Brexit must not lull Europe into a false sense of cohesion


Picture of Joe Zammit-Lucia
Joe Zammit-Lucia

Founder of RADIX, the think tank for the radical centre

In the occasional series of ‘Counterpoint’ articles, Co-Founder and Trustee of Radix, Joe Zammit-Lucia responds to Giles Merritt’s Frankly Speaking column on the Brexit negotiations. Read the original article here

It’s a long game. Any predictions of the eventual effects of Brexit on both Britain and the European Union are likely premature.

The European Union and its predecessors are well past their half century mark – and they are still evolving. The eventual destination of the EU remains a contentious issue between those who continue to press for an ever-closer union and those who see the EU evolving towards a confederation of nation states.

What each of those two basic options, and the many nuances that lie in between, mean in practice is still largely unknown. Hopefully, the Future of Europe initiative will generate the much-needed public debate – rather than merely a discussion among the elite. As President Macron recently pointed out, Europe will not thrive unless it learns how to listen, and be seen to be listening, to the voice of its peoples – something that is, today, sorely lacking. And Europe must not forget that the 52% of Britons who voted for Brexit were, still are, and will remain (culturally, even if not administratively) part of the European citizenry.

If we get past the short-term posturing, what of the longer-term impact?

Members of the European Parliament can play a key role here. They could be spending more time speaking to their constituents, taking their views and perspectives on board, visibly feeding that input back to the Parliament itself, the Commission and the European Council, and then providing feedback and explanations to their citizens. That would strengthen the Parliament by showing real engagement with its people. That, after all, is what parliaments should be about.

But what of Brexit? It is true that, today, there is a remarkable degree of outward unity among the EU27 around Brexit. But what of tomorrow? And the day after?

Brexit is a process. A long process that has barely started and will likely take five to ten years to complete (if ever). It would be foolish to dismiss the exit of one of the major EU nations (and one of the main net financial contributors) as a regrettable but largely immaterial glitch that will only serve to make the Union stronger. Dutch PM Mark Rutte put it like this: “I dislike Brexit from every perspective.”

The current macho posturing and ill-considered public outbursts by senior politicians and officials on all sides are signs of childish immaturity, not evidence of strength or wisdom. They are an embarrassment to their citizens and degrade the institutions of democracy. It is notable that, apart from Theresa May, there are no women engaged in empty chest-thumping.

If we get past the short-term posturing, what of the longer-term impact?

Today it seems difficult to imagine that Britain will not lose either status or economic power post-Brexit. But it is equally difficult to imagine an EU that can find a cohesive vision around which the citizens, rather than just the leaders, of all EU27 (or more) can comfortably coalesce. With Britain out of the picture, what will be the feelings of countries such as Sweden, Denmark, the Netherlands, Ireland and others who have always had a perpetually argumentative Britain to fight their corner.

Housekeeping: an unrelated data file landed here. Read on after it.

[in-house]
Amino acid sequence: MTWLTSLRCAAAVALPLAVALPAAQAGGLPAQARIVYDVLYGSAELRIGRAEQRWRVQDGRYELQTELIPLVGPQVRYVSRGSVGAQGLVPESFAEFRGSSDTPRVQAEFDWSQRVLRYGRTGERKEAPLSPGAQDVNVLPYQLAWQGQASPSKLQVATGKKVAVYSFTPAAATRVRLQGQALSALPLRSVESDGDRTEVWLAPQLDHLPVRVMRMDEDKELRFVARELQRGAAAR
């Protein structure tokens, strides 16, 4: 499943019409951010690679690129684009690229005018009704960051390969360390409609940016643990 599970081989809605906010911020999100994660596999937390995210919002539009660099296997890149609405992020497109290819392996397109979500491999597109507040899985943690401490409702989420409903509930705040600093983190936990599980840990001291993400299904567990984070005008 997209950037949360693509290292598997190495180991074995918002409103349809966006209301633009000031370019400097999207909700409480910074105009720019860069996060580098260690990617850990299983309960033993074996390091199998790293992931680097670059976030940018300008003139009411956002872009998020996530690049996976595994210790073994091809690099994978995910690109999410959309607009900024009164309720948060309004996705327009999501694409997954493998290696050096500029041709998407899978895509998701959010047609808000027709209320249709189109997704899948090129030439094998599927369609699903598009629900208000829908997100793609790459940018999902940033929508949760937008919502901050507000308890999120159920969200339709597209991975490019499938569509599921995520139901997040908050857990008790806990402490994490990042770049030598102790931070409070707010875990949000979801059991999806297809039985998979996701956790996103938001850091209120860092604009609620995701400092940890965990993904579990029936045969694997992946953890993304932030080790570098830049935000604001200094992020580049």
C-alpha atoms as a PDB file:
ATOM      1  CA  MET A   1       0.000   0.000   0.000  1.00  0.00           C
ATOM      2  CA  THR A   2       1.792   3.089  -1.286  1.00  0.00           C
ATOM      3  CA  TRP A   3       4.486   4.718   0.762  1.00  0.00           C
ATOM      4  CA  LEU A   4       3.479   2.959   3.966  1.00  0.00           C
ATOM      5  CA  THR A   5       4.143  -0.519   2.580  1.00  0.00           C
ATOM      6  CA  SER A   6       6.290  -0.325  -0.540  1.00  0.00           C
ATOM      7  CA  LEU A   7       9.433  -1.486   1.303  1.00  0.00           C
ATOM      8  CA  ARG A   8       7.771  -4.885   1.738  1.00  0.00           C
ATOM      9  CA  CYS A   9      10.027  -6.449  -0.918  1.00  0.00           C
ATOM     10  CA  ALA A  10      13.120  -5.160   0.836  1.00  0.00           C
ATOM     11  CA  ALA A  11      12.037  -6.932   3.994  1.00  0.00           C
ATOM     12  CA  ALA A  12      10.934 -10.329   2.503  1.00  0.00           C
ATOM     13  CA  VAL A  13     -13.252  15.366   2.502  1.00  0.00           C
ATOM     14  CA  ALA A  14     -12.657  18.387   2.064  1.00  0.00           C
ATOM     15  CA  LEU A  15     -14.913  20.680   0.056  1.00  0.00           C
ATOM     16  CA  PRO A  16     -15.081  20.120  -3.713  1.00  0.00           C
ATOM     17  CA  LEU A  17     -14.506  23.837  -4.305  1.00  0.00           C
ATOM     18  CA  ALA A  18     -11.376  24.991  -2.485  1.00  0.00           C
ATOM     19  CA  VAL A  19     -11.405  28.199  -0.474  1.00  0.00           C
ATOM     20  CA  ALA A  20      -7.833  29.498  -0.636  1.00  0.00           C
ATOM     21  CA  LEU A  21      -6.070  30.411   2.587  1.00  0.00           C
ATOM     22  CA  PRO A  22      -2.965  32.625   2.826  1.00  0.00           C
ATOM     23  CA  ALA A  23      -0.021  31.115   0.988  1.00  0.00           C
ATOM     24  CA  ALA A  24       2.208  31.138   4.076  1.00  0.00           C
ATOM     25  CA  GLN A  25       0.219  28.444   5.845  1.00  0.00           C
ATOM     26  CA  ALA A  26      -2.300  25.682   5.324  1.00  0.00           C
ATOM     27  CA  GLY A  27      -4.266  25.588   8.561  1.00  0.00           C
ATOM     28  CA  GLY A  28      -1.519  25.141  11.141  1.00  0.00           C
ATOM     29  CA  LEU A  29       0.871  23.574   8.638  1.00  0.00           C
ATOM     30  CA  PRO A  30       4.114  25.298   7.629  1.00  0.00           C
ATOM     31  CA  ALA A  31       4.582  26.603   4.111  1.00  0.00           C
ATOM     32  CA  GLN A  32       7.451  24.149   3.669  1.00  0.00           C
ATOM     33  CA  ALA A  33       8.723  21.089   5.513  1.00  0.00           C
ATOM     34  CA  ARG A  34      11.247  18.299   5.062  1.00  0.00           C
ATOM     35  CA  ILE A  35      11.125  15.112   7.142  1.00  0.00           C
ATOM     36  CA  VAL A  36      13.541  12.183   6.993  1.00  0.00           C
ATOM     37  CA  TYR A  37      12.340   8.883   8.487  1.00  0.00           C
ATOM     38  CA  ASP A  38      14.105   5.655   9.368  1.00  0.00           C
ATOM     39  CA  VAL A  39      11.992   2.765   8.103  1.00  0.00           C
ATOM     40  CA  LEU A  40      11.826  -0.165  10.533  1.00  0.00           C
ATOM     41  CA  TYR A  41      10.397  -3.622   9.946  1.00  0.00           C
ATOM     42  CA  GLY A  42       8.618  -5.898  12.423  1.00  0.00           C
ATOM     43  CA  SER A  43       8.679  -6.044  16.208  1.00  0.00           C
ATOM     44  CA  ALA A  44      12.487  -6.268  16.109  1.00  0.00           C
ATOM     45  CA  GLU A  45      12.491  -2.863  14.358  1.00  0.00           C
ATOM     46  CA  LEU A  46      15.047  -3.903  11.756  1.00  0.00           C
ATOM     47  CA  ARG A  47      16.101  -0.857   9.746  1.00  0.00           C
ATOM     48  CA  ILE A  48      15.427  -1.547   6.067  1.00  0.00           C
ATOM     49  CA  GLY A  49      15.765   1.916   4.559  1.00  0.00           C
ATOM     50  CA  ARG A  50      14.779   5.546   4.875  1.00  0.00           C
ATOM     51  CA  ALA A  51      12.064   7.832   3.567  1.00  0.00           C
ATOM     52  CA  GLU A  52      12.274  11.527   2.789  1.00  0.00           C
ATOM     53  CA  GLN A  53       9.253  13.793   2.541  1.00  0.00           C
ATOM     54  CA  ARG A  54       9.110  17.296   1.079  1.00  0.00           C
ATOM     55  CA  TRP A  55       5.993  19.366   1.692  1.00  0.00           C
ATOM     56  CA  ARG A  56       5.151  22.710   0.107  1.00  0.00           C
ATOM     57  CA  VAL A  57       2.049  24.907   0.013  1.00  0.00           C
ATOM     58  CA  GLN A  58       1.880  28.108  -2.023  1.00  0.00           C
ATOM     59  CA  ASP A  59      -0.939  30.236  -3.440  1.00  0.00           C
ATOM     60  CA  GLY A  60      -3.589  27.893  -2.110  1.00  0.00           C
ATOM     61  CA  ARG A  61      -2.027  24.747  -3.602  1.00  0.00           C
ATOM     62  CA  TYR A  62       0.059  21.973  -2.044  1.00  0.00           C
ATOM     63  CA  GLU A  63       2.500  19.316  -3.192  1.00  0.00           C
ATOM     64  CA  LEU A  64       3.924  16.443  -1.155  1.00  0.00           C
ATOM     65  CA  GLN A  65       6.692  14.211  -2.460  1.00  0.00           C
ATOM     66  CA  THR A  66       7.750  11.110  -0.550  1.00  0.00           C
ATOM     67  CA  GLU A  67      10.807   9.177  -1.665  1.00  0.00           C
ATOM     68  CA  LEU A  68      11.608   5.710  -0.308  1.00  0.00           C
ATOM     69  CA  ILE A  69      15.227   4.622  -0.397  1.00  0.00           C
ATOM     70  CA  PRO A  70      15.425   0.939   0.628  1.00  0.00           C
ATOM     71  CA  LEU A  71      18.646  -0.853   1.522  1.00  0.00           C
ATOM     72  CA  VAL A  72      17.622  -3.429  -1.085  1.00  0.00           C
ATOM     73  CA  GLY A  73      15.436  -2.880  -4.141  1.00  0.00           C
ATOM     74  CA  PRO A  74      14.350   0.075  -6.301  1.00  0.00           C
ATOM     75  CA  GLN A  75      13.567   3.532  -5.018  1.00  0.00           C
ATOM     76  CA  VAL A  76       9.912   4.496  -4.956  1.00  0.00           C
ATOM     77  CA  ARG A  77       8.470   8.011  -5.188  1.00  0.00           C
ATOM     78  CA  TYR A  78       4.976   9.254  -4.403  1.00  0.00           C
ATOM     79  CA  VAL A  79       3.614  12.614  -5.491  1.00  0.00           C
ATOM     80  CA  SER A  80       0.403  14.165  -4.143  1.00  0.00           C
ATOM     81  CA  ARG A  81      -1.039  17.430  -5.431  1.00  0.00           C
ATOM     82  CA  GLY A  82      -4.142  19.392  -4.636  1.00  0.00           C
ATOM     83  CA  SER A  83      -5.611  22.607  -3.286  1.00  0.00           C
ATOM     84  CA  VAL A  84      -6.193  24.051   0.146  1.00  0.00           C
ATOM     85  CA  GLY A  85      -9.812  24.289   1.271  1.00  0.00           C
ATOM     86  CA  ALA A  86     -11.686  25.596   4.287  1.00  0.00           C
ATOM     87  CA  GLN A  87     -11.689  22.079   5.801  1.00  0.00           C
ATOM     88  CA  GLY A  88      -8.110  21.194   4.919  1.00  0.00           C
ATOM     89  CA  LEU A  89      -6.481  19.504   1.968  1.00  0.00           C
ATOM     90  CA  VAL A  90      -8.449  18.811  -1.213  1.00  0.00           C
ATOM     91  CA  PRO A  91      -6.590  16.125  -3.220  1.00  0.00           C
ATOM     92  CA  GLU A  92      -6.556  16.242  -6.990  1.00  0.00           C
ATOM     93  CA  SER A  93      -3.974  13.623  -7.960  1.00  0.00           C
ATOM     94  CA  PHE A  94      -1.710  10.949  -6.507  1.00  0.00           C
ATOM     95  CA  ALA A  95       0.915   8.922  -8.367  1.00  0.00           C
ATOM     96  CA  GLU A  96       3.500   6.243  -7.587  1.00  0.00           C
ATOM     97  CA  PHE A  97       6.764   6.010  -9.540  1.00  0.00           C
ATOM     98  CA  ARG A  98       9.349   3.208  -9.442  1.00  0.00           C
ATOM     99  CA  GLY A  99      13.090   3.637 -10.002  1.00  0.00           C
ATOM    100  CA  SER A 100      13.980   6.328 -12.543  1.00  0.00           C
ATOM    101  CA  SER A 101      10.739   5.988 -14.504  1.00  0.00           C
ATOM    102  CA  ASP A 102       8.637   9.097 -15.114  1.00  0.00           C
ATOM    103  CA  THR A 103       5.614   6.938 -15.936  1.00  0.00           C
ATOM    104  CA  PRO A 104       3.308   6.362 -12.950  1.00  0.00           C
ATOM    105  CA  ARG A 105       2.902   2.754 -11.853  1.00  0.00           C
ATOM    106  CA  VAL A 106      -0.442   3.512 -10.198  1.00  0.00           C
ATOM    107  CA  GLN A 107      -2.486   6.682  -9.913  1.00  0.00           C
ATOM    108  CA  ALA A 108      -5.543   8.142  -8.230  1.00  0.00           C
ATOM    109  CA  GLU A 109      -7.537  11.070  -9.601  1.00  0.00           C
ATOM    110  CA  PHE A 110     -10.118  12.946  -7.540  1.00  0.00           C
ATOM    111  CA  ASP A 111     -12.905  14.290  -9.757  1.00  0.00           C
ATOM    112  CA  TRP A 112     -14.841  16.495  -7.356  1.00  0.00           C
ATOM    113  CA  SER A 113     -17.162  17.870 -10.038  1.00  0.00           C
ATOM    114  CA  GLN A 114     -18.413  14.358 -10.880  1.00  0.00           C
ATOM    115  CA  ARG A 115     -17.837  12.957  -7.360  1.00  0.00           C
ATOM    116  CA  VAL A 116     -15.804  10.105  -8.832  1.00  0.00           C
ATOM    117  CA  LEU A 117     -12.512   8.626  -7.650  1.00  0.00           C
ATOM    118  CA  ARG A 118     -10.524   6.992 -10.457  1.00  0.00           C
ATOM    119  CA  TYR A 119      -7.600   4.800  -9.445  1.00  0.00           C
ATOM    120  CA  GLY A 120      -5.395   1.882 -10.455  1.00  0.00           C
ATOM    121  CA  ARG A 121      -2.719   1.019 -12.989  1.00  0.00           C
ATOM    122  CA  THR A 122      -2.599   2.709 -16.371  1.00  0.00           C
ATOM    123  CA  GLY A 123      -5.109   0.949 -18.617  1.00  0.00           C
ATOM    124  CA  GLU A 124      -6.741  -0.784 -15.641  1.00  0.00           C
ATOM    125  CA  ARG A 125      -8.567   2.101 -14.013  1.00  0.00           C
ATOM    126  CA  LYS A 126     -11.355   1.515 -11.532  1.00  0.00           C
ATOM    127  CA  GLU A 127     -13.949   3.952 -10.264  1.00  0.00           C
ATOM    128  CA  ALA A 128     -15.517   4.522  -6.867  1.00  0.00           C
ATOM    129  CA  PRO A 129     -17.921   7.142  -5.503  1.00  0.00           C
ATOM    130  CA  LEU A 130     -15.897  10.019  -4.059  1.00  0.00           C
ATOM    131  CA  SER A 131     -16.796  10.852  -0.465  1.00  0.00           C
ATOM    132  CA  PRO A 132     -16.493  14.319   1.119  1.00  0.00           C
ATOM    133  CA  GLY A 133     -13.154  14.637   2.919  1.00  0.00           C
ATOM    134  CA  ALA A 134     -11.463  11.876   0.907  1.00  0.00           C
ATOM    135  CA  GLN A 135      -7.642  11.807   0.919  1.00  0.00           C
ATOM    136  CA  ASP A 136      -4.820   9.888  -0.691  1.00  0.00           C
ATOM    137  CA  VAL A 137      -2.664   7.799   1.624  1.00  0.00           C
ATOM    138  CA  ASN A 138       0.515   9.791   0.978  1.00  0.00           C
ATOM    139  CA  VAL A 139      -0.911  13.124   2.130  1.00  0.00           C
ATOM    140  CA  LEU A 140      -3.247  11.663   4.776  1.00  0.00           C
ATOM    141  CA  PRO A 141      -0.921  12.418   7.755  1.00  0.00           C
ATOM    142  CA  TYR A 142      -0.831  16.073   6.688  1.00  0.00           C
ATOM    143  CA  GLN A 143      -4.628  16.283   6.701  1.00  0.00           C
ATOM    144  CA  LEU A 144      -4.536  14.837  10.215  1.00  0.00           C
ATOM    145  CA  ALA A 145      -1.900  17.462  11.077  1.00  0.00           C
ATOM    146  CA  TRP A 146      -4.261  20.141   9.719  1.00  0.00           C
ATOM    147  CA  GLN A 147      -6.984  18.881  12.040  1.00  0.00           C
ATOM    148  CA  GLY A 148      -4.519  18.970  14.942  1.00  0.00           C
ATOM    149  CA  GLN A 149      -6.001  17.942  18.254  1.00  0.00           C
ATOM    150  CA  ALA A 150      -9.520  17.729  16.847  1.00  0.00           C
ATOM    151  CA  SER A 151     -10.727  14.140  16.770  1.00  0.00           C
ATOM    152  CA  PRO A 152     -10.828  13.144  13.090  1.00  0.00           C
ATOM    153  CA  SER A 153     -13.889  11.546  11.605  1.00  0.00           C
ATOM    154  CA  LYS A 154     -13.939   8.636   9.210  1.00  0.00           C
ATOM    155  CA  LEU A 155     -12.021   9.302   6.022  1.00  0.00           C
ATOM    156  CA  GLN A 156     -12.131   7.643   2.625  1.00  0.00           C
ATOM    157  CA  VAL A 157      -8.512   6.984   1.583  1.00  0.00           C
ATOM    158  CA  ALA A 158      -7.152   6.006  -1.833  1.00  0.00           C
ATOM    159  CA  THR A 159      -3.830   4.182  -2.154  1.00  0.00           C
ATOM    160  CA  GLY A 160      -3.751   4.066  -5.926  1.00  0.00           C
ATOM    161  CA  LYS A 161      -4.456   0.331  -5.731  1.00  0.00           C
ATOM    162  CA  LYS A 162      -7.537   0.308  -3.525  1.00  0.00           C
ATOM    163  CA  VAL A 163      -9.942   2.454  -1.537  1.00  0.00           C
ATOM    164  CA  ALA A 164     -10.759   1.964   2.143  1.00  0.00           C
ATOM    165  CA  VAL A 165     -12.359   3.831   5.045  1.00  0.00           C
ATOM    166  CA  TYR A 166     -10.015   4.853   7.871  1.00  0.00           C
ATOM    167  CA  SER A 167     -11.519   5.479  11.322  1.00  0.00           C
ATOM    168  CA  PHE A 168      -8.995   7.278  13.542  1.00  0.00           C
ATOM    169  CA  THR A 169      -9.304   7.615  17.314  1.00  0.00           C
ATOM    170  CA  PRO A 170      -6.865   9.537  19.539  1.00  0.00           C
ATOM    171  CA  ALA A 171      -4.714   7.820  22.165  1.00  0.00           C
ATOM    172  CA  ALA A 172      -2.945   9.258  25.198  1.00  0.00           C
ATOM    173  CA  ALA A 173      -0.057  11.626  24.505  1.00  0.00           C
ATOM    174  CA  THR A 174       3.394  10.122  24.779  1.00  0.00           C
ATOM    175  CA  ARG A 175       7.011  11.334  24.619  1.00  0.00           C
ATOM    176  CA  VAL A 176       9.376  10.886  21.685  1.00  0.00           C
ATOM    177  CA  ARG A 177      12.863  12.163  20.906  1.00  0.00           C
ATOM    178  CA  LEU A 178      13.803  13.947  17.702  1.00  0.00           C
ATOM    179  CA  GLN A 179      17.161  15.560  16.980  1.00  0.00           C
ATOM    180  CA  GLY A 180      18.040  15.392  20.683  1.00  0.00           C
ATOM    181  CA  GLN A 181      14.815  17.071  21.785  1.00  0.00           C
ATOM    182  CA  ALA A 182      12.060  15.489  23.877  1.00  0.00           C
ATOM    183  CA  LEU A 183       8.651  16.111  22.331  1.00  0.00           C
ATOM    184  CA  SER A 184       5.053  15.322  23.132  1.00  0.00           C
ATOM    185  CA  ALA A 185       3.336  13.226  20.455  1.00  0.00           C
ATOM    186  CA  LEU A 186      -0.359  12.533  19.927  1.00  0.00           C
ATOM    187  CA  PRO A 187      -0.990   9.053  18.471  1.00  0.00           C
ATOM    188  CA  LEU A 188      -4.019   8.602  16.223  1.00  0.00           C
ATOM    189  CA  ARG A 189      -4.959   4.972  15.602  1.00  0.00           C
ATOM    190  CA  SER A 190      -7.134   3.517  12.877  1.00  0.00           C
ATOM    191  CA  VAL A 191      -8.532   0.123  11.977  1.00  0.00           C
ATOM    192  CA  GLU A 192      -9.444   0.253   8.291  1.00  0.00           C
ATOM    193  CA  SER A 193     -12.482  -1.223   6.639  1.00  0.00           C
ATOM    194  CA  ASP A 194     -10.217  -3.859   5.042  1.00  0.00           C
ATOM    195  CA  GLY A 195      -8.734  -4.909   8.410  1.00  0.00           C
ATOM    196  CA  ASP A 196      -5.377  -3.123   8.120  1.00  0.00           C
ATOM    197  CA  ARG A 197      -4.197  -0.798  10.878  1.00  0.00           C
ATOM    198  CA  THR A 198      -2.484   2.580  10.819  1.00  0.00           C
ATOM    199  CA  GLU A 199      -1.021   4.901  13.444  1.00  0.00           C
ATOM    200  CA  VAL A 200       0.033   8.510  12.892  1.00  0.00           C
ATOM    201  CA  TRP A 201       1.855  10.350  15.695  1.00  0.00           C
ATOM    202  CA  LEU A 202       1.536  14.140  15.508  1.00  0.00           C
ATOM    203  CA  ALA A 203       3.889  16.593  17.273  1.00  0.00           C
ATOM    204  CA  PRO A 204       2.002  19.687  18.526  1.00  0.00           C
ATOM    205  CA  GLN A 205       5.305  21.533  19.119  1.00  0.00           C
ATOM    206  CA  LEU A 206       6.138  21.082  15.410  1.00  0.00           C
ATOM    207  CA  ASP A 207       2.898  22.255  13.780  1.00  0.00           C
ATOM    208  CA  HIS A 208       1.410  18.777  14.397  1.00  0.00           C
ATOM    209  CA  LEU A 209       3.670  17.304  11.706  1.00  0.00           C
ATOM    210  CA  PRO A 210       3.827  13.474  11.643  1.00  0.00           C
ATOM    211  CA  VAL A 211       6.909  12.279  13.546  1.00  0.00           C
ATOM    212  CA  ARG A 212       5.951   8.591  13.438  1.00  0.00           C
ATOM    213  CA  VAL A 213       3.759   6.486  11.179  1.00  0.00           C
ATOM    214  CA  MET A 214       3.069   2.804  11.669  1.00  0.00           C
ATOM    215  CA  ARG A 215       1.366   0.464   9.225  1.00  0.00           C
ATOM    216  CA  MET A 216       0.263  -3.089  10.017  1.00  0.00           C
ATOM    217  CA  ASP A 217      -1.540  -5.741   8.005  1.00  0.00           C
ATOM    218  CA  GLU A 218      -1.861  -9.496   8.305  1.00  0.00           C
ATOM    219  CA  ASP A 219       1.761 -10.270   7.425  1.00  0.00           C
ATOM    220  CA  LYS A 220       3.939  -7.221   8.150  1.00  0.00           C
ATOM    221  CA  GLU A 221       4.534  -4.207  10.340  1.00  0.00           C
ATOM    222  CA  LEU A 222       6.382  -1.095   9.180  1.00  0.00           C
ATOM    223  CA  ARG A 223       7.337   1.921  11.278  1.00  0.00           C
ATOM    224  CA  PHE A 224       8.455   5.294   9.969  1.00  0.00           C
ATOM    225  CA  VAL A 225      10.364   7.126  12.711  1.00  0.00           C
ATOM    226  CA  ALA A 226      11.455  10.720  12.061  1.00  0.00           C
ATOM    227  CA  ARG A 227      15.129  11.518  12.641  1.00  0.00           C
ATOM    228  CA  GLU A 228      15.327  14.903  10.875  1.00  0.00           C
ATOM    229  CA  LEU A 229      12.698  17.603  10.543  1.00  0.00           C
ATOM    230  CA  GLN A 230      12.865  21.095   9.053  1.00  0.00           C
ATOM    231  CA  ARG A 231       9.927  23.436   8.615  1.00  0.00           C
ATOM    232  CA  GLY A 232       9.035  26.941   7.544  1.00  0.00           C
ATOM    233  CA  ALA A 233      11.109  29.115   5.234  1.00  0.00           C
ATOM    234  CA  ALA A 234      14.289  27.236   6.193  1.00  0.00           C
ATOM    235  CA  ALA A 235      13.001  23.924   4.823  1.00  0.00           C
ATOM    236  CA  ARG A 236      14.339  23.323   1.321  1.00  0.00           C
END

It is clear that a degree of discontent with EU structures goes beyond Britain

And what will be the impact on Europe of the actual process of Brexit negotiations? In the UK, a significant proportion of Brexit voters expressed as one reason for their vote that they did not want to be part of a Union that treated Greece and other Southern European countries so heartlessly. The vast majority of Europeans are good people and they want a Union that reflects their own values.

There was a time only a few short months ago where Brexit, Trump, the threats from Le Pen, Wilders and others seemed to be threatening the EU’s continued existence. That, too, was an over-reaction. But, in the face of challenges coming from within many of the Union’s own countries as well as neighbours such as Turkey, it might be just as unwise to believe that the current outward show of cohesion around the Brexit negotiations is a sign that all is resolved.

It is clear that a degree of discontent with EU structures goes beyond Britain. In a recent conversation in Spain, a friend remarked: “If I were British, I too would have voted for Brexit. But in Spain we are too weak to go it alone.” A challenge for Europe is to be seen not just as a safe harbour for the weak – whether that weakness is economic, institutional, a function of size, or a result of historic missteps – but rather as an energizing project that inspires all.

That should be perfectly achievable. It has to start with a degree of humility, a willingness by all parties to break out of entrenched positions and listen to the other, and an understanding of the not inconsiderable challenges that lie ahead in a highly uncertain, fast moving, unpredictable world for which slow-moving mega-structures are not particularly well suited.

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